We do not need to agree with the grand old Duke of York that any change at any time is always for the worse to know for a fact that some changes are not for the better. As our constituents find in their personal lives, changes are indeed often for the worse.

The House of Commons has been continually reforming and modernising its procedures and perquisites since Dick Crossman was Leader of the House in the 1960s. I remember listening to debates almost identical to this 40 years ago. When morning sittings were introduced they were a total flop: not only lawyers and stockbrokers like me but a great many Labour trade unionists and the like did not attend in the mornings. The Wilson Government quickly dumped the whole idea, and everyone agreed that Dick had been too clever by half. I hope that these proposals will have the same fate—although I do not think there is anyone quite as clever as Dick Crossman in the present Government.

As the hon. Member for Sunderland, South (Mr. Mullin) pointed out, the object of the exercise should be to improve scrutiny of the Government by Back Benchers. These proposals will have the opposite result. When I first arrived here, Ministers of all parties were genuinely in awe of the House of Commons. I am bound to say that I have never grown out of that myself.

In his retirement, Harold Macmillan told me that he was seldom able to lunch before the then twice-weekly Prime Minister's Question Time, so tense did he always feel at the prospect of facing questions from the House. It would be encouraging to think that the proposal to take parliamentary questions before lunch was motivated by kindly considerations of that sort, but I very much doubt it. I am told that Ministers eat only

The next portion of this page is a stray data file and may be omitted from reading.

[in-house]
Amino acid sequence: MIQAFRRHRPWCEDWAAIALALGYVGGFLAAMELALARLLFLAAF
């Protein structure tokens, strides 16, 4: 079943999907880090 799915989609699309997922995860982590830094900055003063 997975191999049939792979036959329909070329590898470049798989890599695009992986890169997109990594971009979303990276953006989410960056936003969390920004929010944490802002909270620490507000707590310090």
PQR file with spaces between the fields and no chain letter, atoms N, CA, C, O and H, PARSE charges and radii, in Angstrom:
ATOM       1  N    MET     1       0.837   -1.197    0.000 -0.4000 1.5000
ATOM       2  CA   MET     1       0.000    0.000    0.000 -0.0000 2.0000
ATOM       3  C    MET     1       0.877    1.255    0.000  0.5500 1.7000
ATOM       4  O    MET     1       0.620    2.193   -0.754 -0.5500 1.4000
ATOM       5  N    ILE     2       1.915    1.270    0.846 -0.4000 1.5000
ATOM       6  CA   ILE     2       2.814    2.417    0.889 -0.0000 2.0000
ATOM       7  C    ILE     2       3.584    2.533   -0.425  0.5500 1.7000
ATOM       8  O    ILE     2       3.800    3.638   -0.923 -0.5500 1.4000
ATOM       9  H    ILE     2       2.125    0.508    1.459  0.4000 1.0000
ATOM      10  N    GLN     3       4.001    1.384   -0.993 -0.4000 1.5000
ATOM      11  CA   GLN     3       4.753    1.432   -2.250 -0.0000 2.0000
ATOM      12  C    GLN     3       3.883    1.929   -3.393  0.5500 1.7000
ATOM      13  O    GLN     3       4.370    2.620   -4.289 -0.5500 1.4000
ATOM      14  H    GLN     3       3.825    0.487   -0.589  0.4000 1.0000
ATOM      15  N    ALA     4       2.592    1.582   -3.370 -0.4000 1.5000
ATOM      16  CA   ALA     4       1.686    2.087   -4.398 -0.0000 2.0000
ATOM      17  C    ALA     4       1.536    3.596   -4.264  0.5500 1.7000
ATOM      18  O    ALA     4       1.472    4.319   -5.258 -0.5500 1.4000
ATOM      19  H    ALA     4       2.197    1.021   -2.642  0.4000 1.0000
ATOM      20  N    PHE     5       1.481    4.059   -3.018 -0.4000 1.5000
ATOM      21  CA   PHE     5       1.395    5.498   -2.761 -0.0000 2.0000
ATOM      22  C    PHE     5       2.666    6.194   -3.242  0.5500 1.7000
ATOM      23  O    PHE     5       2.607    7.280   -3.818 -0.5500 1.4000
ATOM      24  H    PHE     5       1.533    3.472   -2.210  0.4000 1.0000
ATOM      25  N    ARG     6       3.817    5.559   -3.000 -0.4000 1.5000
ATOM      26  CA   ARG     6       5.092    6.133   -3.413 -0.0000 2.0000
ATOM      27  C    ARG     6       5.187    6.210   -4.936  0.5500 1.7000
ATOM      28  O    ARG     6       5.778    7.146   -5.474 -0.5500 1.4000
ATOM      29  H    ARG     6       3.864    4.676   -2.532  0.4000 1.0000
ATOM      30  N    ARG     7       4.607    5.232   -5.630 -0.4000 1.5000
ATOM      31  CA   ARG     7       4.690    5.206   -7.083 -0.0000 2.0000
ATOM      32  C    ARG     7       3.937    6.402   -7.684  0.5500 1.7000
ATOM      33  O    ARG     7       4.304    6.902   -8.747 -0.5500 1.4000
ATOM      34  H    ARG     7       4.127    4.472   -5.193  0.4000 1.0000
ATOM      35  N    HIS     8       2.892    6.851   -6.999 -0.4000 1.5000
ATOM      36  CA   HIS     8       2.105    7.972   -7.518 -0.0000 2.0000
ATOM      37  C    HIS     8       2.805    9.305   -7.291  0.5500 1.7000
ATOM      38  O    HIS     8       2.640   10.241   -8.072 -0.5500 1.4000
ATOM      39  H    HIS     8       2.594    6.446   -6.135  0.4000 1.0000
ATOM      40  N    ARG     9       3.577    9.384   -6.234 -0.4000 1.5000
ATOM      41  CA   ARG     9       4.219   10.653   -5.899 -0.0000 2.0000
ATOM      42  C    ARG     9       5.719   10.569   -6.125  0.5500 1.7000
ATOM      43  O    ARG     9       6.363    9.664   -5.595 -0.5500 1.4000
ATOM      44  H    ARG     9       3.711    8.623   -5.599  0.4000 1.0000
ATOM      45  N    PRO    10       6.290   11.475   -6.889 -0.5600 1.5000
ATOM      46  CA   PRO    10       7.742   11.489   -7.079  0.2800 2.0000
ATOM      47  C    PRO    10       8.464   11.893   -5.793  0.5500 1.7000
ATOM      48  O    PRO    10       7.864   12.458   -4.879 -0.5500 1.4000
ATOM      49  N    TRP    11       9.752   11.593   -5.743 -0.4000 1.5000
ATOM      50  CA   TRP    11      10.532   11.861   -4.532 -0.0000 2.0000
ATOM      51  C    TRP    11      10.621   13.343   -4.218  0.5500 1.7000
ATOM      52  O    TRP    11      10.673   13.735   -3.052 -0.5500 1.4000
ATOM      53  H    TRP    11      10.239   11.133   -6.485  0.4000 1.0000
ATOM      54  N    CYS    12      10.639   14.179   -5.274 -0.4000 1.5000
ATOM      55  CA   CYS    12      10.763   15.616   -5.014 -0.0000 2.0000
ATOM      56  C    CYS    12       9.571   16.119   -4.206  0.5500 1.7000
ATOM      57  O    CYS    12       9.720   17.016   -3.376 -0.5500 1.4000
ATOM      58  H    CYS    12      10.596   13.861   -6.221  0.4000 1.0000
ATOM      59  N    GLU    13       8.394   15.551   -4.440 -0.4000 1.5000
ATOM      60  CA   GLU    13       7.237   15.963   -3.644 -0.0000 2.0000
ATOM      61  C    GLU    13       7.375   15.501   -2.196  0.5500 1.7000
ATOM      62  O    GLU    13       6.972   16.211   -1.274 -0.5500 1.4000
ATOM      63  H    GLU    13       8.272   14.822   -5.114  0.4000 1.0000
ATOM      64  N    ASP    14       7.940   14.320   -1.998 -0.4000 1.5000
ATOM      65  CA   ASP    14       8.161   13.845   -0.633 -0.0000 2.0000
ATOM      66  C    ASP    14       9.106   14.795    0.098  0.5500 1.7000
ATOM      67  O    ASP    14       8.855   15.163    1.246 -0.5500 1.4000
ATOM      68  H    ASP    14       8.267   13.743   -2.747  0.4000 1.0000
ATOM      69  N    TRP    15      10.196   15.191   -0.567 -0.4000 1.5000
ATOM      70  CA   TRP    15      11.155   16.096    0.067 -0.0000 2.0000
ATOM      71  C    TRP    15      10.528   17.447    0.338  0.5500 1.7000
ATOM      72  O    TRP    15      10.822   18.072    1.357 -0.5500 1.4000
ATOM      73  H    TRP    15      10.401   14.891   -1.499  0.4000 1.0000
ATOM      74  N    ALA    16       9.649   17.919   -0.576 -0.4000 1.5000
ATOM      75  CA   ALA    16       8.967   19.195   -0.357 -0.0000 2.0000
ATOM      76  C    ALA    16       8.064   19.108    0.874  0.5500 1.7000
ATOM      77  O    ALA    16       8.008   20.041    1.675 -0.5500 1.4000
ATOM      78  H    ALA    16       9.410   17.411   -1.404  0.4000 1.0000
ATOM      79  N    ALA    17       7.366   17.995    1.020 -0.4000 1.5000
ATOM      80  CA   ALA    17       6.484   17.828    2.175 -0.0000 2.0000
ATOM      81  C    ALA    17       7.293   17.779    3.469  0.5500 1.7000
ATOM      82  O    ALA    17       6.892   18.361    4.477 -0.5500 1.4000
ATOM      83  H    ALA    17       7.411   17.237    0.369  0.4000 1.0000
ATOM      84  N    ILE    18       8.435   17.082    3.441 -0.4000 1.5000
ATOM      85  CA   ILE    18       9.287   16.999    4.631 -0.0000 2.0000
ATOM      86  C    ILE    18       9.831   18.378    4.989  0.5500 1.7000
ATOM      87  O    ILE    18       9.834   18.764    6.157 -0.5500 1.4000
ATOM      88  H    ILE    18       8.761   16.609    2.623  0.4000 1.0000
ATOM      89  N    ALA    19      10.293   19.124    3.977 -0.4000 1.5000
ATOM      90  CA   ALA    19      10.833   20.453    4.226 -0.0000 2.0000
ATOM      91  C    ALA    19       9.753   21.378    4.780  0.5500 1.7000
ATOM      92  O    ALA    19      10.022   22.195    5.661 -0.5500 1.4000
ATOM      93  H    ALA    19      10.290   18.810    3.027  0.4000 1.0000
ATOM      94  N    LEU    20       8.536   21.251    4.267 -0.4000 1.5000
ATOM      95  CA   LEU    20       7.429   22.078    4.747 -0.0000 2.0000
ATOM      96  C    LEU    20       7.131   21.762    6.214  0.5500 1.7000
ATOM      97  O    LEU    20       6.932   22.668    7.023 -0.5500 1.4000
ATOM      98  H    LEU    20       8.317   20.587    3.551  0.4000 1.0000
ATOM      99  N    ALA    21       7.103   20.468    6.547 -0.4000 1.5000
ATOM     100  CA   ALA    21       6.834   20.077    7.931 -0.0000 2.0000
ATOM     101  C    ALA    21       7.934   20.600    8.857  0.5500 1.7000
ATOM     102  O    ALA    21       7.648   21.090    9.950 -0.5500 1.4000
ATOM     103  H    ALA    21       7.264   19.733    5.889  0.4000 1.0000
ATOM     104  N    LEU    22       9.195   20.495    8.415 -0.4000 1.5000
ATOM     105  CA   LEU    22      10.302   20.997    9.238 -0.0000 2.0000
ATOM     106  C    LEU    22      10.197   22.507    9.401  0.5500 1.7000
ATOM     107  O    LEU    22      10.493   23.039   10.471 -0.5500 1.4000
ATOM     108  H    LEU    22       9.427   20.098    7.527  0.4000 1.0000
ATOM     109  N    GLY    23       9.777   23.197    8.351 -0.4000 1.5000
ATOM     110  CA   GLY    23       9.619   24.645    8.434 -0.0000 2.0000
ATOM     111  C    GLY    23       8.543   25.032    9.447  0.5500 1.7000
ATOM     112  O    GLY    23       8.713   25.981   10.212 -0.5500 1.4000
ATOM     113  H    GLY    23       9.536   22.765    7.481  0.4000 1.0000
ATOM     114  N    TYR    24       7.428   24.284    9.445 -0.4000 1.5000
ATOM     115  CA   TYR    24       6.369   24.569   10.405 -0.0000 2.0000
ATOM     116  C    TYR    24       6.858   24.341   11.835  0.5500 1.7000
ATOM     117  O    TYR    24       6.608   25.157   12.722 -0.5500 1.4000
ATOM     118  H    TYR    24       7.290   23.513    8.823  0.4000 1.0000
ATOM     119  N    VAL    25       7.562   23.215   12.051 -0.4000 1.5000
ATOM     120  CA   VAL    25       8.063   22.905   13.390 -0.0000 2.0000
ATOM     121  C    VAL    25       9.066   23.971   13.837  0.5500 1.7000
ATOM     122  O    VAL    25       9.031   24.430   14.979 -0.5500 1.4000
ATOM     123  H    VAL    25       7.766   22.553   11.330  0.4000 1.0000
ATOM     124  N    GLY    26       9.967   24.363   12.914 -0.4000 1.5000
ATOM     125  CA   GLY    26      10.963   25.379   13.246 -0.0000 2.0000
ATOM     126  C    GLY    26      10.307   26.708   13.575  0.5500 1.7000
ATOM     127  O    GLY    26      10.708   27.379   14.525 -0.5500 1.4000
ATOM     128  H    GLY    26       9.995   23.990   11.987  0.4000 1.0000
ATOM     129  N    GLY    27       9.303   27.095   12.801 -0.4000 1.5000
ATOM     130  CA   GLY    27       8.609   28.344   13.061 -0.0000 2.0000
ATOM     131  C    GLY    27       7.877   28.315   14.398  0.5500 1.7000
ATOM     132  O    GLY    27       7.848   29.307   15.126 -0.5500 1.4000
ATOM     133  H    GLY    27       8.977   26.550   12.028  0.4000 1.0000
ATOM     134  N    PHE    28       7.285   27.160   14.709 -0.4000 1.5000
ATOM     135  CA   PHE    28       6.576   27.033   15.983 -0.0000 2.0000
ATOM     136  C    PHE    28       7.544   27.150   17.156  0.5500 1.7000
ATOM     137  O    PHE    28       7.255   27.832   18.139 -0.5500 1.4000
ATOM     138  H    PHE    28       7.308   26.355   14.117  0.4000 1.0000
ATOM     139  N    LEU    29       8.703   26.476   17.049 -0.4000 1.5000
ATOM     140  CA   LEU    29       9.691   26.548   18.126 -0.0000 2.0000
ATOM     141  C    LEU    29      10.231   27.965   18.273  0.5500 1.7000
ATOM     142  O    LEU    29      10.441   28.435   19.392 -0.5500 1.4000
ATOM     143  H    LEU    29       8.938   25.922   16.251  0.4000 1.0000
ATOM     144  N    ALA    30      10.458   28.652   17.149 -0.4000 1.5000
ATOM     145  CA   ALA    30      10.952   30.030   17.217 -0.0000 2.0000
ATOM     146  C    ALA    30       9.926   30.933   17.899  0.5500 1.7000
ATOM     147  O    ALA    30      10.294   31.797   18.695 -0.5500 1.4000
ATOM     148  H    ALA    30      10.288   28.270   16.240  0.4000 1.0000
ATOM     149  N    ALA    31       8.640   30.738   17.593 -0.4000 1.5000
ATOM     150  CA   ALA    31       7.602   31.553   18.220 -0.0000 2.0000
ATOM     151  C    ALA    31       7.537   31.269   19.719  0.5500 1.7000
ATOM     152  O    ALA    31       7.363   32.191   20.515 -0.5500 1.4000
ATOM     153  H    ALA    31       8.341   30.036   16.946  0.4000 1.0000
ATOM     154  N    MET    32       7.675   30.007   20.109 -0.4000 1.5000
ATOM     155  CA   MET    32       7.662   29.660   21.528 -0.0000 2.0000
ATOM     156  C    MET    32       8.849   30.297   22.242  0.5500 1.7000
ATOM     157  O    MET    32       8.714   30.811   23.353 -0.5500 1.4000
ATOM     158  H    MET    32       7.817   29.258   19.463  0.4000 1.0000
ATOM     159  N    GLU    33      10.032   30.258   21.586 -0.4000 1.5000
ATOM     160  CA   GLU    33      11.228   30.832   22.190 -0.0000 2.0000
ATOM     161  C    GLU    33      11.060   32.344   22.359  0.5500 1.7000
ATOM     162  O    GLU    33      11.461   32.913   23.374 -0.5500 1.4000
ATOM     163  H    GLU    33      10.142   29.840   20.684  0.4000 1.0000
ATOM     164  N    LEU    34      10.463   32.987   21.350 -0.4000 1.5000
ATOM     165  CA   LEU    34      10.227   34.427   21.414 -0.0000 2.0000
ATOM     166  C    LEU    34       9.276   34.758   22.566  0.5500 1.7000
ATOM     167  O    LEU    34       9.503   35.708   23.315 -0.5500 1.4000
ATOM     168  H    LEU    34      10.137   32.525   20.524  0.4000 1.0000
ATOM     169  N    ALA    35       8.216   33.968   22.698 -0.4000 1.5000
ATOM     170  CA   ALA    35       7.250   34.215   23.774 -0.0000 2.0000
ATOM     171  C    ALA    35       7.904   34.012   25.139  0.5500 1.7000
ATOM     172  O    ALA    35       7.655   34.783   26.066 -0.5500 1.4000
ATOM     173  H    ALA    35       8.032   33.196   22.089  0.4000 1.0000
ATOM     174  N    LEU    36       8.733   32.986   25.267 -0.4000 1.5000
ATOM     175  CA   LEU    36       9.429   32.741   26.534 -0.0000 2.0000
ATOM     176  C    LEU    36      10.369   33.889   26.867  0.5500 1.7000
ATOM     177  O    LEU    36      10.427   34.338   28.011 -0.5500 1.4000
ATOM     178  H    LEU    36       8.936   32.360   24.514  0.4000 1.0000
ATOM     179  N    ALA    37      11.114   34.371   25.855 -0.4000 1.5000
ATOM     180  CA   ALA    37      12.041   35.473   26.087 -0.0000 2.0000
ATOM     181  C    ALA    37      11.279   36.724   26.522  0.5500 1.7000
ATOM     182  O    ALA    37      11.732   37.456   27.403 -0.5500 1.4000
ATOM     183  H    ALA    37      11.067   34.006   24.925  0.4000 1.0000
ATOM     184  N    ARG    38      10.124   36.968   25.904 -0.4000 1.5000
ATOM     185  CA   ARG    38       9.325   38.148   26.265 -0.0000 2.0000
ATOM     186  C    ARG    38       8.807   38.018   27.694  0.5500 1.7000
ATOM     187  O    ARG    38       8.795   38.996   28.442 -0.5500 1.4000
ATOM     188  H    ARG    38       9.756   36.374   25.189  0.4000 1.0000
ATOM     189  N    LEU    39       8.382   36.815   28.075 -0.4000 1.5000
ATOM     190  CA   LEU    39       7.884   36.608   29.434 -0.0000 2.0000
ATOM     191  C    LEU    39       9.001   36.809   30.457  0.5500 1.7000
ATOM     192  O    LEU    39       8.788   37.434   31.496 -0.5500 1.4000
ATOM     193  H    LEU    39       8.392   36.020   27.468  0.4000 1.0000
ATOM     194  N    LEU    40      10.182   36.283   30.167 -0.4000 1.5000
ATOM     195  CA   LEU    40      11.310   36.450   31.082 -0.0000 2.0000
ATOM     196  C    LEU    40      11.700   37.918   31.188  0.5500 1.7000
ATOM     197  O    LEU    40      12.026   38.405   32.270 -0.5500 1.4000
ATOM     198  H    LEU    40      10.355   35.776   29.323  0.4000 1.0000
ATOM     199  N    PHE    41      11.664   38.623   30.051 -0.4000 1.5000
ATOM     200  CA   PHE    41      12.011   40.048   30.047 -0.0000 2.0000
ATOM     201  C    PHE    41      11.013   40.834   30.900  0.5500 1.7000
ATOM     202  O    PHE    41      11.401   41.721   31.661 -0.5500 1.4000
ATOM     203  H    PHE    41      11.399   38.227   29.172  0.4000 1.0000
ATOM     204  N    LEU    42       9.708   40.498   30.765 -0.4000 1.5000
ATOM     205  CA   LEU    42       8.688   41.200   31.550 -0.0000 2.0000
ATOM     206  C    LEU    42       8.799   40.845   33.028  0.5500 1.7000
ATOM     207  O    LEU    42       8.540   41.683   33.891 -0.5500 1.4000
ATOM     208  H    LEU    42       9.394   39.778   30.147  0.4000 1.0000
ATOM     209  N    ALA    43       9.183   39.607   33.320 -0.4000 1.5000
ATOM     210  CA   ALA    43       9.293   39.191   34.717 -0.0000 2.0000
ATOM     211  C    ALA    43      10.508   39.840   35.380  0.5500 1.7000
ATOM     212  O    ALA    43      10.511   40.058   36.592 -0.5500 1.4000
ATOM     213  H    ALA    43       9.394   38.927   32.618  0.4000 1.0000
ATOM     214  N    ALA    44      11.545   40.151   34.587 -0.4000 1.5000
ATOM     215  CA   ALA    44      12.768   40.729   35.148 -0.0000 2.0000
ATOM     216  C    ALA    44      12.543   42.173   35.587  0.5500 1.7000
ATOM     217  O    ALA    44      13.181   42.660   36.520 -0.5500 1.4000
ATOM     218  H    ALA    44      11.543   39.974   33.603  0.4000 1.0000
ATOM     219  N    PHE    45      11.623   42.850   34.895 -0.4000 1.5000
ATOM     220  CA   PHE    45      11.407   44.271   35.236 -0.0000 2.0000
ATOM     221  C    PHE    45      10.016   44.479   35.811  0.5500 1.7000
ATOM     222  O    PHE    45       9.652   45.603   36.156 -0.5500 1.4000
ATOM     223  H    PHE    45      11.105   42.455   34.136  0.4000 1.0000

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sandwiches nowadays; moreover, their general behaviour demonstrates a complete contempt for the House and an absolute preoccupation with the media. That, in fact, is what lies behind all these proposals. Ministers have no great love of Parliament as an institution.

The proposed batch of so-called reforms will undoubtedly make things worse. The imposition of a permanent maximum 10-minute limit on Back-Bench speeches will greatly increase the influence of the Executive and reduce the power of the Chamber.

It is a mistake to assume, as someone did earlier, that all parliamentarians are equal. We are all equal in the sight of God, but we are not equal as parliamentarians. Some parliamentarians are very much abler and more experienced than others, as well as being better speakers. They are the ones whom the House and the country want to hear. The modern development whereby speakers are selected—largely by a computer, I understand—on the mathematical basis of how often they happen to have spoken during the current Session, rather than on the basis of whether they have a special contribution to make, is not desirable, and is one reason why the House is usually almost empty of all but those who think they will be called to speak.

If we want to improve the standing of Parliament, we should understand that the hours during which we sit have almost nothing to do with it. What will determine Parliament's status are the personalities of those elected to this place: their distinction, their experience, their character, their independence and their capacity for oratory—heart-moving oratory. Since Tony Benn left the House, there is hardly anyone capable of producing that.